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Netfilter is essentially a framework for packet management that can check packets for particular network protocols and notify parts of the kernel listening for them Built on the Netfilter framework is the packet selection system implemented by IPtables With IPtables, different tables of rules can be set up to select packets according to differing criteria Netfilter currently supports three tables: filter, nat, and mangle Packet filtering is implemented using a filter table that holds rules for dropping or accepting packets Network address translation operations such as IP masquerading are implemented using the NAT table that holds IP masquerading rules The mangle table is used for specialized packet changes Changes can be made to packets before they are sent out, when they are received, or as they are being forwarded This structure is extensible in that new modules can define their own tables with their own rules It also greatly improves efficiency Instead of all packets checking one large table, they access only the table of rules they need to IP table rules are managed using the iptables command For this command, you will need to specify the table you want to manage The default is the filter table, which need not be specified You can list the rules you have added at any time with the -L and -n options, as shown here The -n option says to use only numeric output for both IP addresses and ports, avoiding a DNS lookup for hostnames You could, however, just use the -L option to see the port labels and hostnames:
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iptables -L -n
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NOTE In IPtables commands, chain names have to be entered in uppercase, as with the chain names
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INPUT, OUTPUT, and FORWARD
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Rules are combined into different chains The kernel uses chains to manage packets it receives and sends out A chain is simply a checklist of rules These rules specify what action to take for packets containing certain headers The rules operate with an if-then-else structure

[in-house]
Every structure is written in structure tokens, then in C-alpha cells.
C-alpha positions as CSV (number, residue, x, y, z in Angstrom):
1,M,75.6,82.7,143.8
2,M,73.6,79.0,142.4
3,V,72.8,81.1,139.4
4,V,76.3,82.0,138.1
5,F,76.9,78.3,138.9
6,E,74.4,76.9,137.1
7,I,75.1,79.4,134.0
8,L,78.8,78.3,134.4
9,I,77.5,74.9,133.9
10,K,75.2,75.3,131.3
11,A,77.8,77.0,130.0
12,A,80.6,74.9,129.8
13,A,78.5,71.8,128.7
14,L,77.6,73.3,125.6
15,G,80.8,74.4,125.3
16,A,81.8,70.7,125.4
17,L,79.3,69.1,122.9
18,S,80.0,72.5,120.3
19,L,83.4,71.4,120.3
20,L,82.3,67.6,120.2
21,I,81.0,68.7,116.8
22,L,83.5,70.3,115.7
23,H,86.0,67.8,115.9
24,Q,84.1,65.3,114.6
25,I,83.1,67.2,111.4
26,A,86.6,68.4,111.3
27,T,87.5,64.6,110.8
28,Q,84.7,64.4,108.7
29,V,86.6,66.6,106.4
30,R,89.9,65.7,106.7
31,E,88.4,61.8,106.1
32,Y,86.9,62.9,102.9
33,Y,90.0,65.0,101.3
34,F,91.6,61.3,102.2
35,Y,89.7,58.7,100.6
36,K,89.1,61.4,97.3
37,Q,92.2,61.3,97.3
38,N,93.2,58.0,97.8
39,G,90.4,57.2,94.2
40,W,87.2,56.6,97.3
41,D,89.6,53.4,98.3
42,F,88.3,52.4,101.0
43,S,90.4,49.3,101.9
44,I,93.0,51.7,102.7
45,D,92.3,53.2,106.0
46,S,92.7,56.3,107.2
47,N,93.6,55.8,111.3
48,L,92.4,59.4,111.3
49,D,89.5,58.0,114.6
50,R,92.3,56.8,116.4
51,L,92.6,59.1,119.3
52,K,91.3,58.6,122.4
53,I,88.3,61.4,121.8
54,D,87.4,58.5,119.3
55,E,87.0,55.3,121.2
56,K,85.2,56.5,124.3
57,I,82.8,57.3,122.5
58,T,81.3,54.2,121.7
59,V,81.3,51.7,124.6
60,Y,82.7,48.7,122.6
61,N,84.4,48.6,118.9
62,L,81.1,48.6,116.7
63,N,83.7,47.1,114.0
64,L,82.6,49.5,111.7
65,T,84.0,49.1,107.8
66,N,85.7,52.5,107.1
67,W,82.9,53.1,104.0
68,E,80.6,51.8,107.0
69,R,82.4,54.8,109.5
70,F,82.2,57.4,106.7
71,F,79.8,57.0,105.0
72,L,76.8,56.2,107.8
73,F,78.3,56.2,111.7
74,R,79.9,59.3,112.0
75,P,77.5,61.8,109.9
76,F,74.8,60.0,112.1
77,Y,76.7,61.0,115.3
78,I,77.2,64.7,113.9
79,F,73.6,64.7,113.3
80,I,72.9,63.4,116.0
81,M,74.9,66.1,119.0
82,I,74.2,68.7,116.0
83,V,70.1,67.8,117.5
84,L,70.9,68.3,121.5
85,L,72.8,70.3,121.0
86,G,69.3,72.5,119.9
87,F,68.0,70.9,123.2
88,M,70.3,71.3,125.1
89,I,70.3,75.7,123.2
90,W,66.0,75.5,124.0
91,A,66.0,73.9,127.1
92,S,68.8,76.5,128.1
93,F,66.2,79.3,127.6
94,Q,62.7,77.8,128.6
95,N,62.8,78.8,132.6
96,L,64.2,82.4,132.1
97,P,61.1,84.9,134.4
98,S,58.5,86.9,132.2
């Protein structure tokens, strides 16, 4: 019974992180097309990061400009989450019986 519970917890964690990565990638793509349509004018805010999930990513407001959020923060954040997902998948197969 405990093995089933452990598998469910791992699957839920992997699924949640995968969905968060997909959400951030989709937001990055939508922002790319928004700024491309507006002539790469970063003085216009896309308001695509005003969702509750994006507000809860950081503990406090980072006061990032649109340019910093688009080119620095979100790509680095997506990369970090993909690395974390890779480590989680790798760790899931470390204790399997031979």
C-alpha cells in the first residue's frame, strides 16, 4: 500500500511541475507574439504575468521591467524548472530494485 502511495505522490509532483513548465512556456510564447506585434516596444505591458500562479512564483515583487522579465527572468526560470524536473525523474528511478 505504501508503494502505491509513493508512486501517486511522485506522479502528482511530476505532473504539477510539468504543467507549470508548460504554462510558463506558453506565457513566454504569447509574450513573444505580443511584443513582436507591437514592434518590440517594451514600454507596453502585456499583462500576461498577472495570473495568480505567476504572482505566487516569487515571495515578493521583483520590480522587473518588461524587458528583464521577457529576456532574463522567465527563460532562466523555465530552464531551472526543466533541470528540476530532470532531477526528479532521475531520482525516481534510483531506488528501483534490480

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Target ACCEPT DROP REJECT QUEUE RETURN TABLE 20-2 IPtables Targets
Function Allow packet to pass through the firewall Deny access by the packet Deny access and notify the sender Send packets to user space Jump to the end of the chain and let the default target process it
If a packet does not match the first rule, the next rule is then checked, and so on If the packet does not match any rules, the kernel consults chain policy Usually, at this point the packet is rejected If the packet does match a rule, it is passed to its target, which determines what to do with the packet The standard targets are listed in Table 20-2 If a packet does not match any of the rules, it is passed to the chain s default target
Targets
A target can, in turn, be another chain of rules, even a chain of user-defined rules A packet could be passed through several chains before finally reaching a target In the case of userdefined chains, the default target is always the next rule in the chains from which it was called This sets up a procedure- or function call like flow of control found in programming languages When a rule has a user-defined chain as its target, when activated, that userdefined chain is executed If no rules are matched, execution returns to the next rule in the originating chain
TIP Specialized targets and options can be added by means of kernel patches provided by the
Netfilter site For example, the SAME patch returns the same address for all connections A patch-o-matic option for the Netfilter make file will patch your kernel source code, adding support for the new target and options You can then rebuild and install your kernel
Firewall and NAT Chains
The kernel uses three firewall chains: INPUT, OUTPUT, and FORWARD When a packet is received through an interface, the INPUT chain is used to determine what to do with it The kernel then uses its routing information to decide where to send it If the kernel sends the packet to another host, the FORWARD chain is checked Before the packet is actually sent, the OUTPUT chain is also checked In addition, two NAT table chains, POSTROUTING and PREROUTING, are implemented to handle masquerading and packet address modifications The built-in Netfilter chains are listed in Table 20-3
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